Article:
Substantial efforts have been directed to achieve epitaxial growth of an ordered ML matrix through control of the crystal structure and c-axis orientation, including by substrate heating, post-annealing, and/or insertion of a proper capping/buffer layer13,14. In this letter, we report a simple CoO capping approach which results in appreciable PMA in an ultrathin [Co/Pd]3 ML matrix after high-temperature annealing. The thickness and oxygen content of the incorporated CoO layer are critical to achieving strong PMA. Magnetic and structural characteristics were analyzed by vibrating sample magnetometer (VSM) and high-resolution X-ray diffraction (HR-XRD), respectively. In addition, atomic depth profile analyses of oxygen and cobalt species were conducted by X-ray photoemission spectroscopy (XPS). We show that the enhanced PMA in ultrathin CoOx-capped ML frames likely arises from atomic ML reconstruction induced by oxygen atom diffusion during high-temperature annealing.
Results and Discussion
Comparison of CoO capping layer and Co capping layer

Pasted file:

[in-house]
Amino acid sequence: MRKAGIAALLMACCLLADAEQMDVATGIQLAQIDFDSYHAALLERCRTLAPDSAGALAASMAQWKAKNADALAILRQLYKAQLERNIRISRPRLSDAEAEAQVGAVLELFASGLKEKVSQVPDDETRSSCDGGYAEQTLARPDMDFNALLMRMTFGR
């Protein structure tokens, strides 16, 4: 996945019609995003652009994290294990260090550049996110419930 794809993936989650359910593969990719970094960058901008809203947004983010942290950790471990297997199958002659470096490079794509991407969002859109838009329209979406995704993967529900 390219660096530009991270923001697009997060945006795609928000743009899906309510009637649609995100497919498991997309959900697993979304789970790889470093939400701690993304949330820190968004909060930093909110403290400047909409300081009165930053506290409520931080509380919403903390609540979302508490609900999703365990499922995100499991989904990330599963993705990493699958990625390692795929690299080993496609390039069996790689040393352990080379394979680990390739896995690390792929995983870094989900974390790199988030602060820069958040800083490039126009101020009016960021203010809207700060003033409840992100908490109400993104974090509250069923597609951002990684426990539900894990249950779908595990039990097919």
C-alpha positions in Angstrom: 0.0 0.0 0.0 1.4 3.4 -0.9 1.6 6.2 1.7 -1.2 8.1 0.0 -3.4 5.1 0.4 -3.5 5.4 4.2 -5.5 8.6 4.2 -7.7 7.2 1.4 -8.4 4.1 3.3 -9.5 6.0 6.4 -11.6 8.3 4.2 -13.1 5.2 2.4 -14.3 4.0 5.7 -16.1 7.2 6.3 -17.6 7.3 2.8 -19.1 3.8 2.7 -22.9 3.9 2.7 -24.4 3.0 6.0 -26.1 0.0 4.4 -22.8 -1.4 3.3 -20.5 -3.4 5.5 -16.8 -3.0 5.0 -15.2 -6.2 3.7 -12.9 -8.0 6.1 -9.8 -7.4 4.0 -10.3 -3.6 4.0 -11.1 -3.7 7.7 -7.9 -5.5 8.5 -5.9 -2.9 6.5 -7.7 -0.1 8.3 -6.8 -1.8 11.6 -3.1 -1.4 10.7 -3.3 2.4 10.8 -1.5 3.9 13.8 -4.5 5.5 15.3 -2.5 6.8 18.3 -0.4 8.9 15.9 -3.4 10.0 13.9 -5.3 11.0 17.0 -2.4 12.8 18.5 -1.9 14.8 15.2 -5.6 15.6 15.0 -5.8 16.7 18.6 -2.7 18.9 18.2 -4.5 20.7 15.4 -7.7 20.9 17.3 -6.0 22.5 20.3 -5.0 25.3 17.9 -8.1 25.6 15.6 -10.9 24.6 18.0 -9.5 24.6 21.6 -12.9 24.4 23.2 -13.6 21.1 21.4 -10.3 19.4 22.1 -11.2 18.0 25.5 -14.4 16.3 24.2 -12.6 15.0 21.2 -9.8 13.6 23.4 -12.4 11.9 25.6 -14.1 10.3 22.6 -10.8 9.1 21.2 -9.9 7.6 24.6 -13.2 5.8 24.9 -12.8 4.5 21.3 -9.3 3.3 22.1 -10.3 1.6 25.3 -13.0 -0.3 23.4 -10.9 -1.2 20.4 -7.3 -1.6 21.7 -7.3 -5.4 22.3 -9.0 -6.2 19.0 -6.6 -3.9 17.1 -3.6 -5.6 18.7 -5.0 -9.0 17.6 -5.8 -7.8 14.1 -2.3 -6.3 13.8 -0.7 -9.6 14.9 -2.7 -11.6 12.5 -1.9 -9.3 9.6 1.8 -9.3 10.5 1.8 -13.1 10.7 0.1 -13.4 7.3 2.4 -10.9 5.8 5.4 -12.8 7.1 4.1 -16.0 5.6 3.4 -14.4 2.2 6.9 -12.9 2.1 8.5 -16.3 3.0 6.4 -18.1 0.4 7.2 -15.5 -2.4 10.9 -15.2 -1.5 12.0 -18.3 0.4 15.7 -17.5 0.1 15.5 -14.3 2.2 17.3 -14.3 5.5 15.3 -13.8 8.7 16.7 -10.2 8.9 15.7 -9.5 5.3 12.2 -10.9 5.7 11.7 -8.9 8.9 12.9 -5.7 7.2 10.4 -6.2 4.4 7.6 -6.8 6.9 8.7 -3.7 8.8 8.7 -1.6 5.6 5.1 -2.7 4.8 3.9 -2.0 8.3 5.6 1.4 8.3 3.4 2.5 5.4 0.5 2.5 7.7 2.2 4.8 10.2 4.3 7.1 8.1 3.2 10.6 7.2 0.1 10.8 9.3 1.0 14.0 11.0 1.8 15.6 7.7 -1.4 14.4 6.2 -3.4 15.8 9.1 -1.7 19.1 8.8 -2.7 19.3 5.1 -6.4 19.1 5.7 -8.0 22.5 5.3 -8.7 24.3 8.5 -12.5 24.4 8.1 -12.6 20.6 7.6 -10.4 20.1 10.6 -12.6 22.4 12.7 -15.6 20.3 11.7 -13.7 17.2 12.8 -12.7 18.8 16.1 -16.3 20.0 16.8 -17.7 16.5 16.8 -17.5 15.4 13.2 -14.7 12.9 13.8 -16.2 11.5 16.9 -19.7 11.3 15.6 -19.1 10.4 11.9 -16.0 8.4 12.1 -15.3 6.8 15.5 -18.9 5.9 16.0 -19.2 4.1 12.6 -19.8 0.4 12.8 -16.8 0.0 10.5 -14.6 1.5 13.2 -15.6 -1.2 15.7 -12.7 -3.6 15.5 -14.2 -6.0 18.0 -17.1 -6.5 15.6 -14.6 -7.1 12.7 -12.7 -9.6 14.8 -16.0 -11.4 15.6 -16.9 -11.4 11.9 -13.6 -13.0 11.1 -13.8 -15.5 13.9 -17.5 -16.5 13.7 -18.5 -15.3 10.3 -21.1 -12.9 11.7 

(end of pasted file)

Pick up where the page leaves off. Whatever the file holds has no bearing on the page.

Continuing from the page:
Two representative stacked samples were prepared as follows: Stack A: subs./Ta (3)/Ru (5)/Pd (3)/[Co (0.3)/Pd (0.3)]3/Co(0.5)/Pd (3) with a Co capping layer as a reference and Stack B: subs./Ta (3)/Ru (5)/Pd (3)/[Co (0.3)/Pd (0.3)]3/CoO(tCoO)/Pd (3) with a CoO capping layer. The numbers in the parentheses refer to the nominal thicknesses in nanometers and the subscripts for the Co/Pd multilayers refer to the stacking repetition numbers. Figure 1 presents the geometry of the stack architectures and representative magnetization curves for Stacks A and B annealed at 400 °C. As seen in Fig. 1(a), Stack A prepared without an oxygen insertion layer shows dominant in-plane magnetization with no PMA characteristics. More detailed observations of the as-grown, 350 °C, and 400 °C-annealed Stack A samples are shown in Supplementary Fig. S1, showing no clear PMA regardless of high-temperature annealing. However, as shown in Fig. 1(b), a Stack B sample with a 0.5-nm-thick CoO capping layer exhibits clear out-of-plane PMA hysteresis, reflecting the critical role of oxygen layer incorporation in PMA enhancement. Figure 2 plots HR-XRD θ–2θ diffraction patterns of Stack A and Stack B samples in the as-deposited and 350 °C and 400 °C annealed states. As seen in Fig. 2(a), Stack A samples show low intensity, broad peaks at around 41° regardless of annealing temperature. However, as shown in Fig. 2(b), as-grown and post-annealed Stack B samples show (111) orientation normal to the film surface in the 2θ region between 20° and 80°. Closer inspection of the as-grown Stack B samples reveals a narrower, more intense peak at around 41° than that of Stack A. With increasing annealing temperature, the (111) peak in the diffraction pattern of Stack B slightly shifts from 41.2° (as-grown) to 41.3° (350 °C and 400 °C), indicating lattice compression of the [Co/Pd] ML to match the atomic spacing in the Pd layer15. These XRD findings were consistent for all samples in our experiment upon annealing.